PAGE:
Well, the good news is: the sheep dip won’t kill us. And much more importantly, it won’t kill the salmon in the Tweed either!
The bad news was that the Planners wanted us to prove it. So when we got our planning application approved, among the many conditions attached to it was the requirement “to identify and assess potential contamination on site.”
Our hearts sank – another thing almost designed to add delays to the project.
But how did they come to the conclusion that it was worth anyone’s while putting that condition on the plans?
It’s clear just looking at the aerial views of the land, and going visiting on site, that sheep have been on the field for some good time. But there’s no sign of anything but the remains of an old shed in the middle of our plot, and that is mostly a hole in the ground by now.
However as recently as the 1993 OS map there is a sheep wash marked on the edge of our plot, and this is what the planner saw and thought it would be sensible to check the land. A sheep dip appears to have been constructed between 1957 and 1969, but by 1995 it had disappeared.
If the original facility was simply a sheep wash, the sheep would just have been dunked in water to clean off the wool before shearing, and if this were the case, there wouldn’t be too much contamination left behind.
However a sheep dip was used to clean away pests in the wool. They tended to use various fairly nasty chemicals to do the cleaning including arsenic mixtures back in the 1800’s then more organic stuff after the 1950’s – organochlorines and organophosphates were common.
All of which could be more or less dangerous to live with, and the Council insisted that work be done to identify the risks involved.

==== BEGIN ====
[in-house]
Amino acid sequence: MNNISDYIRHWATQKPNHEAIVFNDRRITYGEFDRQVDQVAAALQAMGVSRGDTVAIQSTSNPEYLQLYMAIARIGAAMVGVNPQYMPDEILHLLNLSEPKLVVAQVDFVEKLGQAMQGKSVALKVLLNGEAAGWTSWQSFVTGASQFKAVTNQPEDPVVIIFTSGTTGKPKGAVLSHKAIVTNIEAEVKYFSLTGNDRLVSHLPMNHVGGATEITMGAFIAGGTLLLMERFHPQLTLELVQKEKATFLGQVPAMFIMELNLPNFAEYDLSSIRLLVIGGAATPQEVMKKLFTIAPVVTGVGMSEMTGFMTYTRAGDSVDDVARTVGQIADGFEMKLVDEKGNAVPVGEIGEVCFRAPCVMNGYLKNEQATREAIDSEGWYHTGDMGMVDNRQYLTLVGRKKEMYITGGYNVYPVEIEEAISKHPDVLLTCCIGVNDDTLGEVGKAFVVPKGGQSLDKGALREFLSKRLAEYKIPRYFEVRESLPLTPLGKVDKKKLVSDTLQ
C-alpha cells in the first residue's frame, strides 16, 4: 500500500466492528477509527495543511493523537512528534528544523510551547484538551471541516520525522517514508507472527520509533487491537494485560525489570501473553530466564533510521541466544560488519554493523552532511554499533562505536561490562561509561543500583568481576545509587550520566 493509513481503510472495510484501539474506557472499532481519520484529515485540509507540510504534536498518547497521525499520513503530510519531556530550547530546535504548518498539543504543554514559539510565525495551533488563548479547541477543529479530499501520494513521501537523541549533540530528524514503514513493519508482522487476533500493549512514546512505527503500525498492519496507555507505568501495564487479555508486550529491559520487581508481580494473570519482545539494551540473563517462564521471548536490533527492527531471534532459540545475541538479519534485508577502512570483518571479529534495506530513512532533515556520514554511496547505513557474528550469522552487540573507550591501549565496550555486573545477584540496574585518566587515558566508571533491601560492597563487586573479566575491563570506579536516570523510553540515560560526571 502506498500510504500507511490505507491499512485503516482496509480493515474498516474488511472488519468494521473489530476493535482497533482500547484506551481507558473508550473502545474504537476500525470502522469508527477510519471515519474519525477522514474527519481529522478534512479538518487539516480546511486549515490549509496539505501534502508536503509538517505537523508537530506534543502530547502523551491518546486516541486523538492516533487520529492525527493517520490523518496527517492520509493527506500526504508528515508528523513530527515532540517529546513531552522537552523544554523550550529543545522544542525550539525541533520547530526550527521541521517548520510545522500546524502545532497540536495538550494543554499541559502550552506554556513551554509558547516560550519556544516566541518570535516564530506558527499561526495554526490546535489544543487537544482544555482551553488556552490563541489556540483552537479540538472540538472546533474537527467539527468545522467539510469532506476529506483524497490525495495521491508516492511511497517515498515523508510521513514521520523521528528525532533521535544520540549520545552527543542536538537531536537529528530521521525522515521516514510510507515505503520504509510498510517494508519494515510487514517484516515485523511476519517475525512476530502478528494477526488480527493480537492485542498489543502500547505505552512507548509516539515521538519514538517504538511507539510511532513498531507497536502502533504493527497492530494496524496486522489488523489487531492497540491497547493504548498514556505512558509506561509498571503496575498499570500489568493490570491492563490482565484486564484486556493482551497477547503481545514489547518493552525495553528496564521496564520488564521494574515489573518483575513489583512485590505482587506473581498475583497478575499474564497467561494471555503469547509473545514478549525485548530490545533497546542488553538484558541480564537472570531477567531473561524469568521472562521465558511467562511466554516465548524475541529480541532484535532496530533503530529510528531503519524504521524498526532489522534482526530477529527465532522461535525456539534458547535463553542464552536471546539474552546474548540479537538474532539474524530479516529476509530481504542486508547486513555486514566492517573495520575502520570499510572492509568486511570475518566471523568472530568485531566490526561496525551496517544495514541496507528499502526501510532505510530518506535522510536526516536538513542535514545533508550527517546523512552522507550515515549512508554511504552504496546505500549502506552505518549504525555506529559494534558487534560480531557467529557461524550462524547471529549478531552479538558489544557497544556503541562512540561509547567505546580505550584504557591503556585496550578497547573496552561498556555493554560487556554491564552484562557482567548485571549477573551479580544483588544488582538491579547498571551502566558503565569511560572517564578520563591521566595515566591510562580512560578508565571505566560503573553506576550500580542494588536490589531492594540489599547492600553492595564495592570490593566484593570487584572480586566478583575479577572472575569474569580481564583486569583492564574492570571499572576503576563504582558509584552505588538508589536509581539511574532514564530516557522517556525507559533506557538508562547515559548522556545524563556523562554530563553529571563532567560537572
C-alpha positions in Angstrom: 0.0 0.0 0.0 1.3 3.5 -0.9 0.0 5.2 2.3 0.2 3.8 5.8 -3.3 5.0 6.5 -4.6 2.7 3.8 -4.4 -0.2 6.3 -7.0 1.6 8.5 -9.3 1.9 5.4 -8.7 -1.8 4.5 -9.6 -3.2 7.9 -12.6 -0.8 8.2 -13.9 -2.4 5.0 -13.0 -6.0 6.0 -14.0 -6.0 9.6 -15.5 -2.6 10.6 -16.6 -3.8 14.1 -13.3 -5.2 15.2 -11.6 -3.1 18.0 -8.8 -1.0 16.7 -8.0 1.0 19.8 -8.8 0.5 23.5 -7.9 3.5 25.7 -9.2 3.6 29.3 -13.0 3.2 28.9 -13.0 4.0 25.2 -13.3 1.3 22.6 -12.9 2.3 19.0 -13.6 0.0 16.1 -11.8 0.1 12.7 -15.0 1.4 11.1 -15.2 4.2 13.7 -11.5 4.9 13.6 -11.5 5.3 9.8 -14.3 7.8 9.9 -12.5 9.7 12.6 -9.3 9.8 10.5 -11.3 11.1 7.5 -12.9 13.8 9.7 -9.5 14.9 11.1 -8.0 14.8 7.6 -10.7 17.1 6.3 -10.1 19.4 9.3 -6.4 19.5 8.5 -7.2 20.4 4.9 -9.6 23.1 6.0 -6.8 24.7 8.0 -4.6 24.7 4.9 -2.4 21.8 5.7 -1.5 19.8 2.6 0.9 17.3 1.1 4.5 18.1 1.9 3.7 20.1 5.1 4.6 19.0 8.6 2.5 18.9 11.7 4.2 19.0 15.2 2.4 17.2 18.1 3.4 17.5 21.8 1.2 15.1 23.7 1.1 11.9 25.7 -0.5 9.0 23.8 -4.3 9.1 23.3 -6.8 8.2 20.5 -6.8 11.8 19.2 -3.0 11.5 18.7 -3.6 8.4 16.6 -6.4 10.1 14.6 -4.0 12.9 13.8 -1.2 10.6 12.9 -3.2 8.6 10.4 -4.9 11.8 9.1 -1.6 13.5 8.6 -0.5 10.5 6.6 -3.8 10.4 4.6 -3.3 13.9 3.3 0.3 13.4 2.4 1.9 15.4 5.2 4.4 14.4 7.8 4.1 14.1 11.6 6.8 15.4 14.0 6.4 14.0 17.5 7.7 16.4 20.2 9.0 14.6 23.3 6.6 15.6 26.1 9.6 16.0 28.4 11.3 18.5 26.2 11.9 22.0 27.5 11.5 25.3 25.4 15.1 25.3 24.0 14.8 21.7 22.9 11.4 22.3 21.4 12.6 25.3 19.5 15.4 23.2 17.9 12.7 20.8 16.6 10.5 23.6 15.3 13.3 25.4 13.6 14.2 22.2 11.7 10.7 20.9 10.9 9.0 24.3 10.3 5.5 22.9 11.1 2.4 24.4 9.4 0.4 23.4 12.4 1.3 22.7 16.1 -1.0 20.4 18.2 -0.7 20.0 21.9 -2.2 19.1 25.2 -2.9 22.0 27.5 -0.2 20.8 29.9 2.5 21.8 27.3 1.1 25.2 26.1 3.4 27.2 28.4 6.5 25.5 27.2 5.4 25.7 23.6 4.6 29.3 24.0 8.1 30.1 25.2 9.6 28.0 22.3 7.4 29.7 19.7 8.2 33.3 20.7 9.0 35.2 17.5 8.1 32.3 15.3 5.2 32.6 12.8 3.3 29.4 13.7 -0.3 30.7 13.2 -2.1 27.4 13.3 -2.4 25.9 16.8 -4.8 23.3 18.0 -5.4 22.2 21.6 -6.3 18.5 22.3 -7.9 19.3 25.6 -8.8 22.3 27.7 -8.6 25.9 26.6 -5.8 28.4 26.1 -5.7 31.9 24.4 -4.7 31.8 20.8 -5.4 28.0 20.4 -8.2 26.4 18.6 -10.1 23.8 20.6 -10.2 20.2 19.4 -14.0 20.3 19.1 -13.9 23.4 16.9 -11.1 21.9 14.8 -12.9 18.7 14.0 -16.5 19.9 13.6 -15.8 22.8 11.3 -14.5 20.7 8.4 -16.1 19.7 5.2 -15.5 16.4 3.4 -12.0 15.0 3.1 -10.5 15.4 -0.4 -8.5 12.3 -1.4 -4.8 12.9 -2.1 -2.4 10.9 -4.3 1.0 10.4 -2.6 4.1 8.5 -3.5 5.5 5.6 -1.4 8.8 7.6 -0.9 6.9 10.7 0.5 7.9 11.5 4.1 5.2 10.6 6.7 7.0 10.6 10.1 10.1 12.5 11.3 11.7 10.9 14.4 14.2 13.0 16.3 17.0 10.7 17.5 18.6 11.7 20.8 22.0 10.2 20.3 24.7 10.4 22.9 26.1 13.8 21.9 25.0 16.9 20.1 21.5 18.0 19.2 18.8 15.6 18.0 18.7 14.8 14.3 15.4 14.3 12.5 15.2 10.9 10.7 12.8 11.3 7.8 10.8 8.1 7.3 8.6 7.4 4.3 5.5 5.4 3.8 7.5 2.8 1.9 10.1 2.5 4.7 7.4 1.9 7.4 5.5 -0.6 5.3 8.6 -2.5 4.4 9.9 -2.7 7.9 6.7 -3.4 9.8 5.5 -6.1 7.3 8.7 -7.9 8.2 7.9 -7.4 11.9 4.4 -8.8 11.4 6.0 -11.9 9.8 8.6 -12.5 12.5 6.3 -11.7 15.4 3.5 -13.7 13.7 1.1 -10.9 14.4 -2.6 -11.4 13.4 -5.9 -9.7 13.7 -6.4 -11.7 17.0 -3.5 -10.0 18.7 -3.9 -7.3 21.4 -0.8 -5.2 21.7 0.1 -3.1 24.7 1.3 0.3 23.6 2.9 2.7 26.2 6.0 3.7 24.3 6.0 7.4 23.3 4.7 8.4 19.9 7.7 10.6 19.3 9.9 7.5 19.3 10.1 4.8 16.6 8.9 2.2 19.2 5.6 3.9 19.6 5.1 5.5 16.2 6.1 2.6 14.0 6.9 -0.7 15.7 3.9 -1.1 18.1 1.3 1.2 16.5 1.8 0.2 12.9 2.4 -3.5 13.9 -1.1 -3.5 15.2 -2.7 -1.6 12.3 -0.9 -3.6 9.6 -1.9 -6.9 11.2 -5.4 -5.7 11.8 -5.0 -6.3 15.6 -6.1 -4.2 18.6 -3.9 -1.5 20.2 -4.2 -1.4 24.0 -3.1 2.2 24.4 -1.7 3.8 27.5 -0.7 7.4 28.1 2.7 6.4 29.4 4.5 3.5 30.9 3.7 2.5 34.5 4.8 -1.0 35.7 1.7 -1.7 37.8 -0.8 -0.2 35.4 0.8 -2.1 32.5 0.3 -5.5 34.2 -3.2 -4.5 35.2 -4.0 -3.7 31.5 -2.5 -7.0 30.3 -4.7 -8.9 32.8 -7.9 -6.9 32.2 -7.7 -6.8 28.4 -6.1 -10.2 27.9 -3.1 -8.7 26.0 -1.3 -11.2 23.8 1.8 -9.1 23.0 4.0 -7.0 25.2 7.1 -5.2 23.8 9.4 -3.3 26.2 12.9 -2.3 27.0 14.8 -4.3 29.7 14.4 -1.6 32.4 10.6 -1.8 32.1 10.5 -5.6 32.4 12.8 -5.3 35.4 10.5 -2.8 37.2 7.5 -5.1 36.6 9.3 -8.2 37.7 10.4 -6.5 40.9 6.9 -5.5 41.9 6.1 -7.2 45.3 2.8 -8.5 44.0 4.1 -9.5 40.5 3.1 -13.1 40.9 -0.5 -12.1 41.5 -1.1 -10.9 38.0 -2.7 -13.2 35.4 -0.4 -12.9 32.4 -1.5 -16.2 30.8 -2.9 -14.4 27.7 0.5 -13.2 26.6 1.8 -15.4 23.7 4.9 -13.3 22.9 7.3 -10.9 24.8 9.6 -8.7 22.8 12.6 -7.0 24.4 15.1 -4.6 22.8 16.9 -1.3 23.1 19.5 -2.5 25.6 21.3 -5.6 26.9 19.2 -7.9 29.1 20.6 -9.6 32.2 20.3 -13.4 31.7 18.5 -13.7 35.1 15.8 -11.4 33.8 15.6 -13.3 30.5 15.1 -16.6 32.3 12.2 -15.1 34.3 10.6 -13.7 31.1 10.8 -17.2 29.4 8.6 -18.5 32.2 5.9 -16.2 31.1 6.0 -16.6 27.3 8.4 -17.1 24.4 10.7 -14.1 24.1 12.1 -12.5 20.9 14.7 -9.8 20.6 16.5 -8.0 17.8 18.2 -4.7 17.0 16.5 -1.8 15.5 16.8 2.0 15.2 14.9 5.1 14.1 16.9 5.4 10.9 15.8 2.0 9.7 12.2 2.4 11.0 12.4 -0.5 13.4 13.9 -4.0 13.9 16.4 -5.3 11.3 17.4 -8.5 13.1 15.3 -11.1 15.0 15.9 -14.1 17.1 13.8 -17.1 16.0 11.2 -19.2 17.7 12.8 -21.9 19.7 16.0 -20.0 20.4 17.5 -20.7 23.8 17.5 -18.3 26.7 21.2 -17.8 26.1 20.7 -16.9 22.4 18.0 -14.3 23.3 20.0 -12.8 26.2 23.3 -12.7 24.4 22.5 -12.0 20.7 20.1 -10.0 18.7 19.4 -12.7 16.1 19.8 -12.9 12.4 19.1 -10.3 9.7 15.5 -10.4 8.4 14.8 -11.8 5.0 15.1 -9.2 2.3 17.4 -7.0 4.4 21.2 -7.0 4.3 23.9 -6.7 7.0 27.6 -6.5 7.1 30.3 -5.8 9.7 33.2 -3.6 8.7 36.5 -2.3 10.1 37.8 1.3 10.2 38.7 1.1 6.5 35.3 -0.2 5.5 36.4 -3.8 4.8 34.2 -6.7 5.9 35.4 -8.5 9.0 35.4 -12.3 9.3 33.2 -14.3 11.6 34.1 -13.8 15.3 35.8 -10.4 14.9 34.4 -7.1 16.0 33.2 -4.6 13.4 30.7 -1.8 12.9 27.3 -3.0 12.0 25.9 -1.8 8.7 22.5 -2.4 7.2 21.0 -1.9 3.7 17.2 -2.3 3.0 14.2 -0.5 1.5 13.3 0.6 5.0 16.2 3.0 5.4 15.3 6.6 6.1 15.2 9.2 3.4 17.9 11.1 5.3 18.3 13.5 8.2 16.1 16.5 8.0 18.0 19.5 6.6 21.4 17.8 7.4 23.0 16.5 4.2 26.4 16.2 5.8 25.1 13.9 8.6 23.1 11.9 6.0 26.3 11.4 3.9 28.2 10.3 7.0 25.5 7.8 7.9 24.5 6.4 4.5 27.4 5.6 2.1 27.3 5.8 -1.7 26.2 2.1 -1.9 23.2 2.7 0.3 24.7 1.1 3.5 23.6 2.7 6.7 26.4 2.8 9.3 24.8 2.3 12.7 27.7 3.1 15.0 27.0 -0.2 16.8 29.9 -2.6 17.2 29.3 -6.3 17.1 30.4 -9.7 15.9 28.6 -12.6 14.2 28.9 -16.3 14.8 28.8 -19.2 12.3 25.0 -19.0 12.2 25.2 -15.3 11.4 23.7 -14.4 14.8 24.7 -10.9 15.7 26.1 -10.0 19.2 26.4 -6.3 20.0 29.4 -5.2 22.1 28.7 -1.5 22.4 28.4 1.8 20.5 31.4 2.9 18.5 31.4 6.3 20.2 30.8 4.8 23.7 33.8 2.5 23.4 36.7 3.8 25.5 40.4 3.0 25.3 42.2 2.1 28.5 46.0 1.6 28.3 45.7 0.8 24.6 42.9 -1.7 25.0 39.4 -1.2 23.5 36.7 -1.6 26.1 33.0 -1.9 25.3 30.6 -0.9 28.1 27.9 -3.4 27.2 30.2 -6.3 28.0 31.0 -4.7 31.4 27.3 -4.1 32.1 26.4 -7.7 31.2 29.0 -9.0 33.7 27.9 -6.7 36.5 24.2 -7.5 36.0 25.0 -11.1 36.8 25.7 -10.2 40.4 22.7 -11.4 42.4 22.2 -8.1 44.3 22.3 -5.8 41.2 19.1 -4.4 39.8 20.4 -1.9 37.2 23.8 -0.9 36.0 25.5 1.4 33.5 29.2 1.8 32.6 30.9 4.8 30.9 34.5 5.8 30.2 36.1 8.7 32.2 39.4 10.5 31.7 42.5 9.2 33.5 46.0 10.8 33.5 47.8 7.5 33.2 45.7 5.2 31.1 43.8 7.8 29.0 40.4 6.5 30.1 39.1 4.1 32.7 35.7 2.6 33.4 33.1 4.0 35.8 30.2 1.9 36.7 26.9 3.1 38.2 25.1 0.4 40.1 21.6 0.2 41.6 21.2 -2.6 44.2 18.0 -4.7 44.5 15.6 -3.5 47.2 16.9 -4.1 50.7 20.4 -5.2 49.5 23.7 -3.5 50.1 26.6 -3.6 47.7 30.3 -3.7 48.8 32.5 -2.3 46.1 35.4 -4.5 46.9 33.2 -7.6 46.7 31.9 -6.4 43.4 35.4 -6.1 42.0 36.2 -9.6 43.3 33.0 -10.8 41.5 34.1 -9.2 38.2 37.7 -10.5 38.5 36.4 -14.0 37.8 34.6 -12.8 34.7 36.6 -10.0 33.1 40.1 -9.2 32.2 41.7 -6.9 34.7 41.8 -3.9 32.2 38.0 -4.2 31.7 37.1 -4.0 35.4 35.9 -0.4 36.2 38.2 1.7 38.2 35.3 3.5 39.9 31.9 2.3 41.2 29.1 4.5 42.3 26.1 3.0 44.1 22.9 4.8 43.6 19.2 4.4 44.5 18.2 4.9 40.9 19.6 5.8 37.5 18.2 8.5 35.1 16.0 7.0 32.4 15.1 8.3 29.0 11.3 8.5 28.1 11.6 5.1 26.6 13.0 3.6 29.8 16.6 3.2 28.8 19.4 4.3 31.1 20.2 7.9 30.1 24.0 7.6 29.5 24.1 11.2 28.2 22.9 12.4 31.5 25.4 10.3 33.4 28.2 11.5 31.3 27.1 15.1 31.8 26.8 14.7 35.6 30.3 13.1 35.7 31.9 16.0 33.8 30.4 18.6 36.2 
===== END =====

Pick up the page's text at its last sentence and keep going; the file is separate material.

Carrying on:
Happily we weren’t responsible for sorting this assessment out. Pete O’Driscoll from whom we bought the plot had previously applied for planning permission to build on the plot himself, and as part of that process had commissioned an Environmental Assessment report.
The report explains how the sheep dipping worked:
“The sheep dipping process was carried out by immersing the sheep in a bath containing the pesticide solution. The sheep were then allowed to drain off, usually on an area of hard standing, to allow the excess pesticide solution to be recovered for use. The sheep would then have been placed in adjacent pens before being returned to grazing.”
The consultants dug 8 trial pits, took samples and had them analysed. They checked for arsenic, lead, mercury, nickel, selenium and zinc amongst other metals, and for Dieldrine and Hexachlorobenzene. And it all worked out just fine:
It is therefore our assessment that the use of this site for residential purposes does not present a risk to the health of any future occupiers.
The fish in the Tweed are also safe from the organic compounds.
So, if all this had already been carried out for a previous application and accepted by the Council, why were we being asked to do the same check? I rang the Planning Officer and explained that this had all been sorted out earlier. He sensibly suggested exchanging letters about it and so this morning we received his confirmation that all was well:
…Given that a contaminated land assessment has already been carried out on this site, and the findings of this assessment have been agreed by the Council’s Contaminated Land Officer, I am satisfied that a further Contaminated Land assessment is not required. In this case I am satisfied that Condition No 4 of planning consent 12/00455/FUL can be formally discharged.
One down, four more conditions to go!